“I’m trying in my own way to see these musical traditions continue to flourish.”
In the fall of 1976 Andy Davis walked into a small dance hall in Unity, New Hampshire. A contra dance was in progress and, having recently moved to New England from Virginia, Andy was looking for a way to “fit in.” Finding the musicians friendly, he volunteered to play piano to back up the fiddle and concertina. This joyful evening of traditional dance music —plus an entirely unexpected twelve dollars! — led to a steady schedule of dances for the next twenty-five years.
Andy now plays accordion and calls dances as well as playing banjo and piano. He teaches in the public schools of Dover and Brattleboro, Vermont, and as a visiting artist-in-residence. He specializes in teaching traditional dance and music. His work with young people led to his participation on two trips to Novosibirsk, Russia in 1988 and 1989. Andy has appeared as a dance musician, teacher and song leader at many well-known traditional music and dance camps throughout the United States.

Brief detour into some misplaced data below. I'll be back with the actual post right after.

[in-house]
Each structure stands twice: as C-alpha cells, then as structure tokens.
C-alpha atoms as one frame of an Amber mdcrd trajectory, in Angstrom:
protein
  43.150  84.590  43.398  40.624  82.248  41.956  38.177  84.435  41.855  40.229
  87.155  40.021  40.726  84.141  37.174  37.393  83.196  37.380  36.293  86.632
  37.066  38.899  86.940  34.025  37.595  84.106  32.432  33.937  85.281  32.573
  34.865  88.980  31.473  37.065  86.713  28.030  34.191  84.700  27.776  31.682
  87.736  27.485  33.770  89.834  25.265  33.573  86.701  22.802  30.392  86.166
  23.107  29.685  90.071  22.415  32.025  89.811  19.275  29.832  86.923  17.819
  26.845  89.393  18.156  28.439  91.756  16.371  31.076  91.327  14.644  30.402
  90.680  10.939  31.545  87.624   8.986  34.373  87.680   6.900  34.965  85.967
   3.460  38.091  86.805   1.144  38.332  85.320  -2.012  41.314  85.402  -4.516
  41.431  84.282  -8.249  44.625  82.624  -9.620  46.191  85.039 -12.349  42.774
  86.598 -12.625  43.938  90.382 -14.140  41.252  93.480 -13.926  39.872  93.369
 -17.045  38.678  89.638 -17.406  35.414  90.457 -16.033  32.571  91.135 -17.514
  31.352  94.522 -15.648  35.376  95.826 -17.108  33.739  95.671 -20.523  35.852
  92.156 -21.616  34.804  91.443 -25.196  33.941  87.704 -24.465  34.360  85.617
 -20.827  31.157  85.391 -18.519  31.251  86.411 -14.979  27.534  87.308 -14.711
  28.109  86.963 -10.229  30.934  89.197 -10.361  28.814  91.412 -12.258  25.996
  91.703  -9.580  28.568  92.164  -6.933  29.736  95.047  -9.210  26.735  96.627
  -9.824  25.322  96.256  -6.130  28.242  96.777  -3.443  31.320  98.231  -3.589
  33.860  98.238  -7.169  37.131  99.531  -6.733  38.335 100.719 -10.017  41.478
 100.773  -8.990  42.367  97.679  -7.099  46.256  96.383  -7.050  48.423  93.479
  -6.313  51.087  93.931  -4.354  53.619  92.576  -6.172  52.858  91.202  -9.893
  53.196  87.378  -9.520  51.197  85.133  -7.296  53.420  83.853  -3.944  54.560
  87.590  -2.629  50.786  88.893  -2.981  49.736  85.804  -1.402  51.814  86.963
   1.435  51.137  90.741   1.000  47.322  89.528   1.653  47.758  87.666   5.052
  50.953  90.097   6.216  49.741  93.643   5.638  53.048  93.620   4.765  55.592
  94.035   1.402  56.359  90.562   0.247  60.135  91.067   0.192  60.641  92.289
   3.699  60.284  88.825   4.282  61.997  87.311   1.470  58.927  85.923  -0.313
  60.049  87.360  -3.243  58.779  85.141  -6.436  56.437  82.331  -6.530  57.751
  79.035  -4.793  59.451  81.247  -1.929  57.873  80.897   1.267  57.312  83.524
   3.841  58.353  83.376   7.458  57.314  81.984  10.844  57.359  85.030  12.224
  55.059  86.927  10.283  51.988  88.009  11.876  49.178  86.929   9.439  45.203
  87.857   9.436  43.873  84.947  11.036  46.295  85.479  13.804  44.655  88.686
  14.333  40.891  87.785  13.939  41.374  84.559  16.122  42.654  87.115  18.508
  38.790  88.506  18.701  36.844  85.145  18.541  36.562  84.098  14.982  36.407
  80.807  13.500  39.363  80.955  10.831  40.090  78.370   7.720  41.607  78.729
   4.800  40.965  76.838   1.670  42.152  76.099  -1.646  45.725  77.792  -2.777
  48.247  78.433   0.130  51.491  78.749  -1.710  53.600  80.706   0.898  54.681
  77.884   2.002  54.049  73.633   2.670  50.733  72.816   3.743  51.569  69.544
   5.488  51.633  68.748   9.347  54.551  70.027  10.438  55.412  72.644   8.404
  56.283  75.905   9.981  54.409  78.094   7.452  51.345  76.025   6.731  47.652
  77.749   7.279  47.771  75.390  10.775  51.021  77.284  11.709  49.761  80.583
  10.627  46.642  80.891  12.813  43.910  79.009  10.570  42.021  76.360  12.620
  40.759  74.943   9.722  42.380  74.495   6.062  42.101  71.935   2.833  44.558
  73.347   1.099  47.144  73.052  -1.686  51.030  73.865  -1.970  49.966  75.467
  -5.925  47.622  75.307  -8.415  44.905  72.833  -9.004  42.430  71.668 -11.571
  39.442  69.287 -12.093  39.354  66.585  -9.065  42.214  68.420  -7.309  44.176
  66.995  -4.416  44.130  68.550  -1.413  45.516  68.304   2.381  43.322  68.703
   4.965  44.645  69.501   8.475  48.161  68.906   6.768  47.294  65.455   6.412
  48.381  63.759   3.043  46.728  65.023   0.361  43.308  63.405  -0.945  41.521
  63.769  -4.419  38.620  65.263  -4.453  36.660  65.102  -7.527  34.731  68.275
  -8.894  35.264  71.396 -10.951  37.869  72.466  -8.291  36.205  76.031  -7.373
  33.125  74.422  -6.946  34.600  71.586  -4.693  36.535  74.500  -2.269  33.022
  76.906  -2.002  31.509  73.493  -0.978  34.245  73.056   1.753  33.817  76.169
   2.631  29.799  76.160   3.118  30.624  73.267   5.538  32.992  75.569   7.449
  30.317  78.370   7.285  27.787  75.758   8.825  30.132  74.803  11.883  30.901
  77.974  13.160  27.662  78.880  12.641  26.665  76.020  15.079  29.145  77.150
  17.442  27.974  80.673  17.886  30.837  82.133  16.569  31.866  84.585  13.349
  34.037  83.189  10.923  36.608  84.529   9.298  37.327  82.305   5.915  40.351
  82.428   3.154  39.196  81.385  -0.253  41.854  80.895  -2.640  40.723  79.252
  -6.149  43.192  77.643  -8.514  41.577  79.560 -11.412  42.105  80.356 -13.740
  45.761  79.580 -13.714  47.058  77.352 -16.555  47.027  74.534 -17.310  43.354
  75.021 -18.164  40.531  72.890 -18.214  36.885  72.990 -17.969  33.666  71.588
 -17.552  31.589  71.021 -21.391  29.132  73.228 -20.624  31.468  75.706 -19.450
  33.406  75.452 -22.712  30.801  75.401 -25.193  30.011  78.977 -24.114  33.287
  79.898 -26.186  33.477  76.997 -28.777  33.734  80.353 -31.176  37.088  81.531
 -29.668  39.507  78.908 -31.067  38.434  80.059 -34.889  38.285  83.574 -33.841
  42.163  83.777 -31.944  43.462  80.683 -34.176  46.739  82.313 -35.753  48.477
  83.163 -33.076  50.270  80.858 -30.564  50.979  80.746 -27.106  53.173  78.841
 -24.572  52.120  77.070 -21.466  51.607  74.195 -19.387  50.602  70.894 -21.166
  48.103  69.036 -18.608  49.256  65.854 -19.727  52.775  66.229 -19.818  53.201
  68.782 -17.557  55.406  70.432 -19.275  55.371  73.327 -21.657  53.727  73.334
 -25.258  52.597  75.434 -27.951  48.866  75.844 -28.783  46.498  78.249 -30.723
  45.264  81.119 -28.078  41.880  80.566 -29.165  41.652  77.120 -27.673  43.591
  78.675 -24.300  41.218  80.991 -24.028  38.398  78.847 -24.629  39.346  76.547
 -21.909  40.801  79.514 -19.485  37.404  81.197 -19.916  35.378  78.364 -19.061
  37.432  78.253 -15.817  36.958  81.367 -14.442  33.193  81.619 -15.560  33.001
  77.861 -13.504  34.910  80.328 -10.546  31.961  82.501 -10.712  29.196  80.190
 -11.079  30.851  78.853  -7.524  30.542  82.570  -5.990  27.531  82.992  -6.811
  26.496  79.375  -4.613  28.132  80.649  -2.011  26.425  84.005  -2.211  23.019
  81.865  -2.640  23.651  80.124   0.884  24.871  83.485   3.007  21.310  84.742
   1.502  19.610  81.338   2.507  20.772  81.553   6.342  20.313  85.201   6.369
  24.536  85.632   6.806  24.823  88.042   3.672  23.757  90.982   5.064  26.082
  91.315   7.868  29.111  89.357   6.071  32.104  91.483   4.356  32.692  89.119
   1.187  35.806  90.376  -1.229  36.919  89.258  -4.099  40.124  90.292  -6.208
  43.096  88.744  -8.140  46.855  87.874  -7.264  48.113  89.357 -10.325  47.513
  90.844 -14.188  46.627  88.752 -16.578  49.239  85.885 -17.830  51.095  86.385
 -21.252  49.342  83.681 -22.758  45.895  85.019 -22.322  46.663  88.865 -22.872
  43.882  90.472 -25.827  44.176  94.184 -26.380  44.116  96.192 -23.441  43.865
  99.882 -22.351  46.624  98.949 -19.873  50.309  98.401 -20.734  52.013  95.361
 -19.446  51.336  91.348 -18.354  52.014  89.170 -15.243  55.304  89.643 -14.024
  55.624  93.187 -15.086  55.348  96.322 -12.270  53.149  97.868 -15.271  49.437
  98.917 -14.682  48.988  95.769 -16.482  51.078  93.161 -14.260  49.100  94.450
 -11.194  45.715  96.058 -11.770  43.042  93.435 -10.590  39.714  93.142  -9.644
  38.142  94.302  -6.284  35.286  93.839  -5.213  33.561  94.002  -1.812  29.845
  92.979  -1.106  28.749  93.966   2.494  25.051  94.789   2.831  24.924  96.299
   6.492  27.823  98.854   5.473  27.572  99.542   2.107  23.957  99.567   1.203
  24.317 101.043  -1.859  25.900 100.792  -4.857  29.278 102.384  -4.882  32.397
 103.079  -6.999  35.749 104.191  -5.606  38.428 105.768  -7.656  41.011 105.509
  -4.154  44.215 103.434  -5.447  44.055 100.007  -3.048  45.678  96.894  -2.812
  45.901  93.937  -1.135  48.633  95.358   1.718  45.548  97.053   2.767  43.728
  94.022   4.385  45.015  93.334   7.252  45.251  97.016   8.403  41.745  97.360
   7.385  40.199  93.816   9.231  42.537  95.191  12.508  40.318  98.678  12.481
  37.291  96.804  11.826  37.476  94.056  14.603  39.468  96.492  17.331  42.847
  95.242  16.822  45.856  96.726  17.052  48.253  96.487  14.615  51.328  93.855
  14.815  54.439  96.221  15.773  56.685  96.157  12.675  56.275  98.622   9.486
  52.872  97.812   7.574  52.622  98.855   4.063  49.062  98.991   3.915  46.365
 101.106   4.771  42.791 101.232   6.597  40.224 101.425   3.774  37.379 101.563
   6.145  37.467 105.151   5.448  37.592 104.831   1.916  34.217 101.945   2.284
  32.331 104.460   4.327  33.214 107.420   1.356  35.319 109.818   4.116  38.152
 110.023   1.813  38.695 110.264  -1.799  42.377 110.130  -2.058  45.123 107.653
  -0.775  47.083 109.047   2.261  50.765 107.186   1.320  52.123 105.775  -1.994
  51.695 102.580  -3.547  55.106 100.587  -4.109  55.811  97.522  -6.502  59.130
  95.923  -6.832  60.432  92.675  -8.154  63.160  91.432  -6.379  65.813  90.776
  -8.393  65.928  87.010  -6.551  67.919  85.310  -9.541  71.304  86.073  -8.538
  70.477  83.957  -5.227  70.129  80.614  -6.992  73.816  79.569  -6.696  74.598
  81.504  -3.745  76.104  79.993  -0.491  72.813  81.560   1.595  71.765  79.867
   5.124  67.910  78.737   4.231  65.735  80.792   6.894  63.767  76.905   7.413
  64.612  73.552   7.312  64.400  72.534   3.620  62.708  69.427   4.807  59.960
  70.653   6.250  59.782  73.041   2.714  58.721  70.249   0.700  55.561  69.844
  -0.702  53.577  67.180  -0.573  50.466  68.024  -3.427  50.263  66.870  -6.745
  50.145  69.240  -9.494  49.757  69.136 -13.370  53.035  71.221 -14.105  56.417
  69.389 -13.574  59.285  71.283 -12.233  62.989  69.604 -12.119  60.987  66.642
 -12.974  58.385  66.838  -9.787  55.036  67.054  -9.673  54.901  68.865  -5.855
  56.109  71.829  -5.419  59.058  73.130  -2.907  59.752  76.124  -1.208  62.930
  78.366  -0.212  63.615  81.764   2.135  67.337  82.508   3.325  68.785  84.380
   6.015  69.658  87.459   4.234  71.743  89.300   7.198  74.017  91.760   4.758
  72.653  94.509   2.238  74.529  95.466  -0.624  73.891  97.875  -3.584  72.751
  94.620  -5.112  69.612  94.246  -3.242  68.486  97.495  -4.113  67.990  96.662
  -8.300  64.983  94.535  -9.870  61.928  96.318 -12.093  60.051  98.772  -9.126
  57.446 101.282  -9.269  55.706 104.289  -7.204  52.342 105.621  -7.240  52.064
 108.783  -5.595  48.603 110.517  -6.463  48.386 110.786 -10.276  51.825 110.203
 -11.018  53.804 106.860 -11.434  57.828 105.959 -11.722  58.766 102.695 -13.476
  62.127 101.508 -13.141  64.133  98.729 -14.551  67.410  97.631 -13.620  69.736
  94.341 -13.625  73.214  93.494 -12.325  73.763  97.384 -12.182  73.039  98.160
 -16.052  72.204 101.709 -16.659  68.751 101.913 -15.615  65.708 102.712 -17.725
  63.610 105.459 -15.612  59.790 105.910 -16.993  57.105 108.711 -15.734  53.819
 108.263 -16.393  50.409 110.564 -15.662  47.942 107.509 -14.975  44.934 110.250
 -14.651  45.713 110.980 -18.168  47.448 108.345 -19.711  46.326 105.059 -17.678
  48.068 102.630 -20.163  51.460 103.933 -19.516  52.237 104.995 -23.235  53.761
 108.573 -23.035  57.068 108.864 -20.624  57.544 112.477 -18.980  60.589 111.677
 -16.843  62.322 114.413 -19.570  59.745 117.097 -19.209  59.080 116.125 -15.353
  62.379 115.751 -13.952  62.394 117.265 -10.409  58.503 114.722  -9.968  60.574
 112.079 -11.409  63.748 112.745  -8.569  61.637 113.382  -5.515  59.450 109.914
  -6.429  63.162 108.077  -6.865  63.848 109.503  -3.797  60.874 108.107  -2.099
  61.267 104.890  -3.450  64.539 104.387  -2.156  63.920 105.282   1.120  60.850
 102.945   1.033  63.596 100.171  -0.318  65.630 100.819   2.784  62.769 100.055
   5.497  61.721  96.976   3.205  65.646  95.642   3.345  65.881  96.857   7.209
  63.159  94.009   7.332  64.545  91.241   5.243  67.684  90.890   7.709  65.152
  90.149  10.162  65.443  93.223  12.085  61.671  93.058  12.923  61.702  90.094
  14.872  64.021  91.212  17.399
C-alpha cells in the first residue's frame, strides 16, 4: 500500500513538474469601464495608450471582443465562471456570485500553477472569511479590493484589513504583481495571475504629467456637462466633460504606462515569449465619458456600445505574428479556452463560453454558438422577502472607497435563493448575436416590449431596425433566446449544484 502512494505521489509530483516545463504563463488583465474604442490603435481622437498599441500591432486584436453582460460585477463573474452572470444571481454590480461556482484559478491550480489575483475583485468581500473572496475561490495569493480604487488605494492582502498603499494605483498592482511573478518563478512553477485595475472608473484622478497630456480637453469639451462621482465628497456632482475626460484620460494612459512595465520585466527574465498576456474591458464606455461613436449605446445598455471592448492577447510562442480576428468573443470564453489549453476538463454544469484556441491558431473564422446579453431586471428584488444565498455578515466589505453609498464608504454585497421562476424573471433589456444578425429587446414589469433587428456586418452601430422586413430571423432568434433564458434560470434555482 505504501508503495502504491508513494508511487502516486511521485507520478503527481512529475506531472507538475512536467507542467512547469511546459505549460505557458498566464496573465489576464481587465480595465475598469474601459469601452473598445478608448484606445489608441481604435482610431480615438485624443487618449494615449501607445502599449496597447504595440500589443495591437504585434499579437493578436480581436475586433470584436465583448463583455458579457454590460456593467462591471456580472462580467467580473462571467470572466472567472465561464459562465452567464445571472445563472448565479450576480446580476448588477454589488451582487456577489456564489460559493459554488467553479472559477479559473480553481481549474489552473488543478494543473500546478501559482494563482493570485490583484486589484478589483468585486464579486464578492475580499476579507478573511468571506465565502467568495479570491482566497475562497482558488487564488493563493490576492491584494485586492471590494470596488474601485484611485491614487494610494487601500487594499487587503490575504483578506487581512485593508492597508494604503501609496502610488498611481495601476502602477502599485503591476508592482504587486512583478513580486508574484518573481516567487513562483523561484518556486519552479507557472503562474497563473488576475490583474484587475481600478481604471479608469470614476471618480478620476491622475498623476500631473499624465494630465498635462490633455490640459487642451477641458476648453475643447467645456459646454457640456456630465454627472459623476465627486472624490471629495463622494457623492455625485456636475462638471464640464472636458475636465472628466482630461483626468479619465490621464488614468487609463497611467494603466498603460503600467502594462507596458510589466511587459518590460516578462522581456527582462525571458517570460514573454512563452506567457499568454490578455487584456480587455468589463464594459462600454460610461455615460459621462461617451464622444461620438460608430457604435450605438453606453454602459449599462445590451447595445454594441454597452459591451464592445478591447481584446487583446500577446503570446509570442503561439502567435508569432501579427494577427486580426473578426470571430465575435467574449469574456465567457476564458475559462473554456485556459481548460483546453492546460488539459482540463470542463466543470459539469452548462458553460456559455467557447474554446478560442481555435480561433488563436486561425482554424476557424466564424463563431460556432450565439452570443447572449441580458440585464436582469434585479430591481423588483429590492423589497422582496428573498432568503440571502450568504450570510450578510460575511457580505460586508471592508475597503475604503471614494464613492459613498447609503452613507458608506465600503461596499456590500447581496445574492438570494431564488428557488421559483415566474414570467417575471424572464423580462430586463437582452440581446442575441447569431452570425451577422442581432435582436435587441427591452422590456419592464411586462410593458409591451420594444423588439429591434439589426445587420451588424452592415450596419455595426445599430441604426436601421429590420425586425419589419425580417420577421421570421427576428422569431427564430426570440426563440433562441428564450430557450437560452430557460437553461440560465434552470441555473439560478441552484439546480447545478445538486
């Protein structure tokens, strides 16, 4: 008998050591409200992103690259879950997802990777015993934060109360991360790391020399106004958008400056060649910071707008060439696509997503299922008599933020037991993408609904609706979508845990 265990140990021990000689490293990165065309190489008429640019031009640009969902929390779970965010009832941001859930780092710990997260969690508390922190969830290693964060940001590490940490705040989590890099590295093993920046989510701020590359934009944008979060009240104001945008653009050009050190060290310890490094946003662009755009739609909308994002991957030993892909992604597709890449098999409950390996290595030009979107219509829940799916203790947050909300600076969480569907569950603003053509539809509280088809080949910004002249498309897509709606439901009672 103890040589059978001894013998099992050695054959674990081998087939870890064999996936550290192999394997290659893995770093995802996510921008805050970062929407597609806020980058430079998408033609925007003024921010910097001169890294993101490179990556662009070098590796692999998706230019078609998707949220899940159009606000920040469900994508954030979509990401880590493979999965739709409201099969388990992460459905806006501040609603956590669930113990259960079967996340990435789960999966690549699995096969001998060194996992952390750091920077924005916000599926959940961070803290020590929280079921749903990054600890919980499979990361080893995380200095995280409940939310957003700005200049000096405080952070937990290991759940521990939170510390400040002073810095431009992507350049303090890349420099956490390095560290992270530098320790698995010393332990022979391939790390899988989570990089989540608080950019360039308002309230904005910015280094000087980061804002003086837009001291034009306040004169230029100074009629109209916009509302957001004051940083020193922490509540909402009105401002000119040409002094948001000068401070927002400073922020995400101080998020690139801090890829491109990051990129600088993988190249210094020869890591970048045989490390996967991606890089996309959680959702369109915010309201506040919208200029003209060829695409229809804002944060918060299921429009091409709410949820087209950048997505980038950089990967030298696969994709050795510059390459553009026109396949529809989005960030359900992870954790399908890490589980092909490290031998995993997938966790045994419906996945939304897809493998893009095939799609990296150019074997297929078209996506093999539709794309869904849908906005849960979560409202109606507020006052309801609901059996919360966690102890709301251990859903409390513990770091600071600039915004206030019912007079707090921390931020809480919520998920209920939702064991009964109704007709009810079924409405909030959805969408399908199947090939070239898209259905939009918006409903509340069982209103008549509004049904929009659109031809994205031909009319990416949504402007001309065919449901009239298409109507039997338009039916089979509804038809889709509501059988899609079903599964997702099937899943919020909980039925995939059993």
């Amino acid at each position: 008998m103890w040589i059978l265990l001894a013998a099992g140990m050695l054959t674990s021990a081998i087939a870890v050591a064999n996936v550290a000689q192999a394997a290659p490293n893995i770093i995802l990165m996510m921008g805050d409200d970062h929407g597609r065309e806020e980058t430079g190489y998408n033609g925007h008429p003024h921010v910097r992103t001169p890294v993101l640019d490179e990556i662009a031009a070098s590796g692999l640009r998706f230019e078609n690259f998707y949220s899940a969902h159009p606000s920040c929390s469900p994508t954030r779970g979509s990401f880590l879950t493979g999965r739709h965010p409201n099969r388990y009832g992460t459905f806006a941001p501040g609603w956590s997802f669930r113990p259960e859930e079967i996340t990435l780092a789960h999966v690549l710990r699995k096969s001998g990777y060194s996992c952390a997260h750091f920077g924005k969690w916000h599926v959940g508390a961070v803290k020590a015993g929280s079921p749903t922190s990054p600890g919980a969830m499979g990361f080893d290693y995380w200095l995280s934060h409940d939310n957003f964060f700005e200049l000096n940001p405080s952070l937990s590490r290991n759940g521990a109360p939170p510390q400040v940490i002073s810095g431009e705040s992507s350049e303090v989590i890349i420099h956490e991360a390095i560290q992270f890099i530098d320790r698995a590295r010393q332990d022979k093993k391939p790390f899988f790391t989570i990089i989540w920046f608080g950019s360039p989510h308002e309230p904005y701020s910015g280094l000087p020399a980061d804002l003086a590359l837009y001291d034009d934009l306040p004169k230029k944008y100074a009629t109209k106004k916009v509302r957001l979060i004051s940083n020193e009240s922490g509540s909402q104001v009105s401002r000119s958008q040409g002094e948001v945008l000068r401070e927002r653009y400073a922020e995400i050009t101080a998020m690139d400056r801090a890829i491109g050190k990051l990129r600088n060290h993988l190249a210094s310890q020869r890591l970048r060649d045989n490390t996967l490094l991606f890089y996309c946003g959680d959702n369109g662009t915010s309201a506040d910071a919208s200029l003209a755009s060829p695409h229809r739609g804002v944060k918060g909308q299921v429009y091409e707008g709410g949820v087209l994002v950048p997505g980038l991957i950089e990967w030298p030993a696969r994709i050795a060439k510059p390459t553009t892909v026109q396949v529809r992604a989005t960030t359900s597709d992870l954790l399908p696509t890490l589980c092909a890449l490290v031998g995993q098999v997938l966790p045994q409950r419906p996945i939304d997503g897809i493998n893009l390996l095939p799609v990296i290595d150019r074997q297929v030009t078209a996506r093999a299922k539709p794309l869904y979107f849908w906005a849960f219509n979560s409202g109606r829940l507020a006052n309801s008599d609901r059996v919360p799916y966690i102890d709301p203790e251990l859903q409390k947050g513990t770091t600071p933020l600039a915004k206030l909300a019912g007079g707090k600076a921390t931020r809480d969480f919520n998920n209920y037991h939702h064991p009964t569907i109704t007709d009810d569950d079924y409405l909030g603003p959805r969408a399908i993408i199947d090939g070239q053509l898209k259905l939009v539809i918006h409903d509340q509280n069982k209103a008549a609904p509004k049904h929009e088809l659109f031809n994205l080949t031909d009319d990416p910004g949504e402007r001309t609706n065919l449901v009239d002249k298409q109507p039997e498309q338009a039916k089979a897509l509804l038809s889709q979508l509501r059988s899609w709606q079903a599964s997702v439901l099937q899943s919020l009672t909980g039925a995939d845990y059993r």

Andy’s calling of square and contra dances is often for the benefit of small community dances where dancers of all ages and levels of experience are encouraged to join in. His commitment to promoting traditional dance in schools and communities led him to start, along with Peter and Mary Alice Amidon and Mary Cay Brass, New England Dancing Masters, publishers of books, recordings and a video for teachers and recreation leaders.
Each December since 1987 Andy performs throughout new England with Nowell Sing We Clear, a concert of mid-winter carols, with Tony Barrand, John Roberts and Fred Breunig. The group specializes in traditional songs, shape-note hymns and instrumental dance music and customs from Christian and pagan traditions.
Andy makes his home in Brattleboro, Vermont. In addition to maintaining a schedule of concerts, residencies and community dances, Andy teaches young people how to get involved in playing traditional contra dance music. “It gives me a warm feeling when I see how accessible this music is to young musicians. I’m trying in my own way to see these musical traditions continue to flourish.”